**In a cinema, \(\dfrac{5}{6}\) of people are adults and the rest are children. What is the ratio of adults to children?**

**Solution:**

Since \(\dfrac{5}{6}\) of the people are adults, \(\dfrac{1}{6}\) must be children since fractions add to one. Writing this as a ratio is \(\dfrac{5}{6}:\dfrac{1}{6}\).

Now, by multiplying both sides of the ratio by 6, we obtain \(5:1\). Thus, the ratio of adults to children is \(5:1\).

**In a bag of sweets, \(\dfrac{1}{4}\) are red, \(\dfrac{1}{3}\) are green and the rest are orange. What is the ratio of red to green to orange sweets?**

**Solution:**

The sum of red sweets and green sweets is \(\dfrac{1}{4}+\dfrac{1}{3}=\dfrac{3}{12}+\dfrac{4}{12}=\dfrac{7}{12}\).

Since the rest are orange, we can say that \(1-\dfrac{7}{12}=\dfrac{12}{12}-\dfrac{7}{12}=\dfrac{5}{12}\) are orange.

Putting our fractions into ratios, we have the ratio of red to green to orange sweets is \(\dfrac{1}{4}:\dfrac{1}{3}:\dfrac{5}{12}\). Now, to get integer values for our ratio, we need to multiply each element of the ratio by 12. We obtain \(3:4:5\). Thus, the ratio of red sweets to green sweets to orange sweets is \(3:4:5\).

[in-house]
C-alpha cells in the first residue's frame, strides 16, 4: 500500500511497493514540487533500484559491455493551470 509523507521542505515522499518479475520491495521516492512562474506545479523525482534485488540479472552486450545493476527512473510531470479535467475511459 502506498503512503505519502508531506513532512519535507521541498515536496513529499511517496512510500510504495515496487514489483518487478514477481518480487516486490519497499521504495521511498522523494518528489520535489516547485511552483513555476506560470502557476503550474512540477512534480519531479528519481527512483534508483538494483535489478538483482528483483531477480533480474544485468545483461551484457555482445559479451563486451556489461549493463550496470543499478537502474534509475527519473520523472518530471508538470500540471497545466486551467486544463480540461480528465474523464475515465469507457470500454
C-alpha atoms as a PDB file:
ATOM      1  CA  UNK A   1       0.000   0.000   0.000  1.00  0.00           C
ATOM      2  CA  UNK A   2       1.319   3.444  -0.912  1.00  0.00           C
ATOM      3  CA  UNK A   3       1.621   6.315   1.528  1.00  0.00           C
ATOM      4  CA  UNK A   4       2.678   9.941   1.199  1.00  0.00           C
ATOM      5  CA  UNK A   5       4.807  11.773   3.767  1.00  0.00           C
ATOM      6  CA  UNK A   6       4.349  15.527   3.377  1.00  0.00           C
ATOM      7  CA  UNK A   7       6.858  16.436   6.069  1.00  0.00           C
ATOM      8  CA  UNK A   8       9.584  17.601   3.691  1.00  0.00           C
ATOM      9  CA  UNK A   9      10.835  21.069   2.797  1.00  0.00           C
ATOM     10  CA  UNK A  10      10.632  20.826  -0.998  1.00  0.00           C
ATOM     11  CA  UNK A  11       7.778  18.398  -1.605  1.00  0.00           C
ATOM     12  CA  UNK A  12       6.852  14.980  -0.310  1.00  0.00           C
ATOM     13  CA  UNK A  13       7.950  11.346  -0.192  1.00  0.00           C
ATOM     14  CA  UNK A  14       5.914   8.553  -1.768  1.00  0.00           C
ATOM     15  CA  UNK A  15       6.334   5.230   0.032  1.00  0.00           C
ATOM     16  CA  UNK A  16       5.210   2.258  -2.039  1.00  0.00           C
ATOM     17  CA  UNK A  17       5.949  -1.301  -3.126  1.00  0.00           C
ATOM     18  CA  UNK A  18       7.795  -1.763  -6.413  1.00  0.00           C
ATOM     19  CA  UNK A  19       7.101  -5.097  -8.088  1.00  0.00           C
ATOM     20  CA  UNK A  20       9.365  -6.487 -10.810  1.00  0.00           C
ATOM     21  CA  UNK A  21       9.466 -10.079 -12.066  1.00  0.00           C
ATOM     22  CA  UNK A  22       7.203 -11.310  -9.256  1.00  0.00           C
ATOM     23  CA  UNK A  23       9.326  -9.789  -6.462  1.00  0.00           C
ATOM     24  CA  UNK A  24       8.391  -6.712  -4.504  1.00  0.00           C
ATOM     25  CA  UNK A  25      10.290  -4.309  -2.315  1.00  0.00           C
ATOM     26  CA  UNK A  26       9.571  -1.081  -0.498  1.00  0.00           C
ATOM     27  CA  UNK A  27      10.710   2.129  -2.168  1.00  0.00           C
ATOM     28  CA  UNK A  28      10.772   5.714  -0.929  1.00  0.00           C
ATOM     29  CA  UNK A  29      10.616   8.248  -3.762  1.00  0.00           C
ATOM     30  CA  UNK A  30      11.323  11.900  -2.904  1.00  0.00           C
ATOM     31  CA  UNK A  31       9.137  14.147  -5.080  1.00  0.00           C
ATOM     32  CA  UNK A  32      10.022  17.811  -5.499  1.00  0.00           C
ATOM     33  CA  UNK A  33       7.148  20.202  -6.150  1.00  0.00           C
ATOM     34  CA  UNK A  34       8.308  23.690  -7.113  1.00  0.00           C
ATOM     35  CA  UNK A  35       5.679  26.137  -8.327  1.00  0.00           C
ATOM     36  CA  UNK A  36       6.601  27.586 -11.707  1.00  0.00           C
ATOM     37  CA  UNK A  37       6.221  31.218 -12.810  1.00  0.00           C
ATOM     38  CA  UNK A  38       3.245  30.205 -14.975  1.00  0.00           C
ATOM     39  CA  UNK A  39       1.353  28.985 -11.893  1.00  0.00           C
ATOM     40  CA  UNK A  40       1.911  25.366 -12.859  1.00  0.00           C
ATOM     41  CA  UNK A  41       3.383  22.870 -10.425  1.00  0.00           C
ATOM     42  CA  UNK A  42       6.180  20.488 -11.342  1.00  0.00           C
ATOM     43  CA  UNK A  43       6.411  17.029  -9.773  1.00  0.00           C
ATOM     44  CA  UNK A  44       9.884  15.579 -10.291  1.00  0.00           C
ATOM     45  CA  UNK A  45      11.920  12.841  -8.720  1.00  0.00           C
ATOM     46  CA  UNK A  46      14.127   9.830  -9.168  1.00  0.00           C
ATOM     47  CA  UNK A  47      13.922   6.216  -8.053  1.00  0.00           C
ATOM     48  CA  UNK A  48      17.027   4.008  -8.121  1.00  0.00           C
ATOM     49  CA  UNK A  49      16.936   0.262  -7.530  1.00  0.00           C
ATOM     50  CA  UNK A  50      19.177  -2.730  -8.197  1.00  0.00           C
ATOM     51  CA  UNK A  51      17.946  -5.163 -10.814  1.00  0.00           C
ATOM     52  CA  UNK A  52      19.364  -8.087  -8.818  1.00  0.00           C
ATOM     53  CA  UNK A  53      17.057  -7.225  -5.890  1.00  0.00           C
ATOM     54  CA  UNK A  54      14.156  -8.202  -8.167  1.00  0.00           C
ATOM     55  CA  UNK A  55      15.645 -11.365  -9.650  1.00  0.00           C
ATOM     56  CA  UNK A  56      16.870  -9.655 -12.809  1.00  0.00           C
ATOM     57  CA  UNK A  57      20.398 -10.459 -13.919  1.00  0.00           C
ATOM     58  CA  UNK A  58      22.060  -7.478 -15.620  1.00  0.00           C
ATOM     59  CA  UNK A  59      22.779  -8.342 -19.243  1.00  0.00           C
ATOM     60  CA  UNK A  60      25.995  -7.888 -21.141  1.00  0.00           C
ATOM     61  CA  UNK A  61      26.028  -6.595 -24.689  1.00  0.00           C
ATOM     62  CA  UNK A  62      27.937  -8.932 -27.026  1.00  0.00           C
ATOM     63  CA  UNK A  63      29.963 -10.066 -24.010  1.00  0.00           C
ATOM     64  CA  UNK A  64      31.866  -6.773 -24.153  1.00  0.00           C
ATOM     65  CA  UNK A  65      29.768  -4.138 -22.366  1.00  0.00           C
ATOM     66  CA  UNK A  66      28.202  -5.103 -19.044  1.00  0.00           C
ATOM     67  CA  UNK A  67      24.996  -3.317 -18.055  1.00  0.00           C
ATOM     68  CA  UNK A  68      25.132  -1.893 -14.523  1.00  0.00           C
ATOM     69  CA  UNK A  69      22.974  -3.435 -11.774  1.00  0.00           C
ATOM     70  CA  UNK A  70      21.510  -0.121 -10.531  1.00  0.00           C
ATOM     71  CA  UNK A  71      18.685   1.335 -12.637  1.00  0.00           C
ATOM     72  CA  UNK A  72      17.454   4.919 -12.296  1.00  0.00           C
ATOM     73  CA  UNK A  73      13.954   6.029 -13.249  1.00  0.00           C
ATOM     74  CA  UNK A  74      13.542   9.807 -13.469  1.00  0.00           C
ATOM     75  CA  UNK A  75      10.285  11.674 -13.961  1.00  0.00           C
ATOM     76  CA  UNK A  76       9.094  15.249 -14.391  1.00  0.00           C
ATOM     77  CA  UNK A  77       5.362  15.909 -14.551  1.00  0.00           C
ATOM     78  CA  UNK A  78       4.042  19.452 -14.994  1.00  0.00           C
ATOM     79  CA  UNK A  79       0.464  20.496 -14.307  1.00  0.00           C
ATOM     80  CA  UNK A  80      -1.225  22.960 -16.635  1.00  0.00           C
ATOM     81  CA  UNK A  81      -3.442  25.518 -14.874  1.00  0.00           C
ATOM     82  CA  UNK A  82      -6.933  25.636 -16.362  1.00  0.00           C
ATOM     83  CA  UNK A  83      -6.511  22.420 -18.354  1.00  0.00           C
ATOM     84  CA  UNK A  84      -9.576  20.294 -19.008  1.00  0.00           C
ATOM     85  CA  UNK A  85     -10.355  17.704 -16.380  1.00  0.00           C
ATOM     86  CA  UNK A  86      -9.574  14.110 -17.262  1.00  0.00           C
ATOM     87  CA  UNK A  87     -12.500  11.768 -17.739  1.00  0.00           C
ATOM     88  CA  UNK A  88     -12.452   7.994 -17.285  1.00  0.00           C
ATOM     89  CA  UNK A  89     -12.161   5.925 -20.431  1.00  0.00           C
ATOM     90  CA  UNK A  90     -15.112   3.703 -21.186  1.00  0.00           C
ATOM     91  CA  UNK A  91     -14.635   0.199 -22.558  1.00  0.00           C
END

We can also quite easily convert ratios to fractions. In questions, it is often easier to work with fractions than it is to work with ratios and so this is particularly useful. To do this, we simply add together the parts of the ratio. This is the denominator of all of the fractions. Then, each part of the ratio will be the numerator of the different fractions. It is really simple; in the below examples we will be converting ratios to fractions.

**In a reception class, the ratio of students to teachers is \(5:1\). What fraction of the class are students and what fraction are teachers? **

**Solution:**

First, add together the different parts of the ratio. In this case, we add five and one to get six. This is the denominator of the fractions. Then, we can say that \(\dfrac{5}{6}\) are students and \(\dfrac{1}{6}\) of the class are teachers.

**In a company, the ratio of female employees to male employees is \(2:3\). What fraction of the employees are male? **

**Solution:**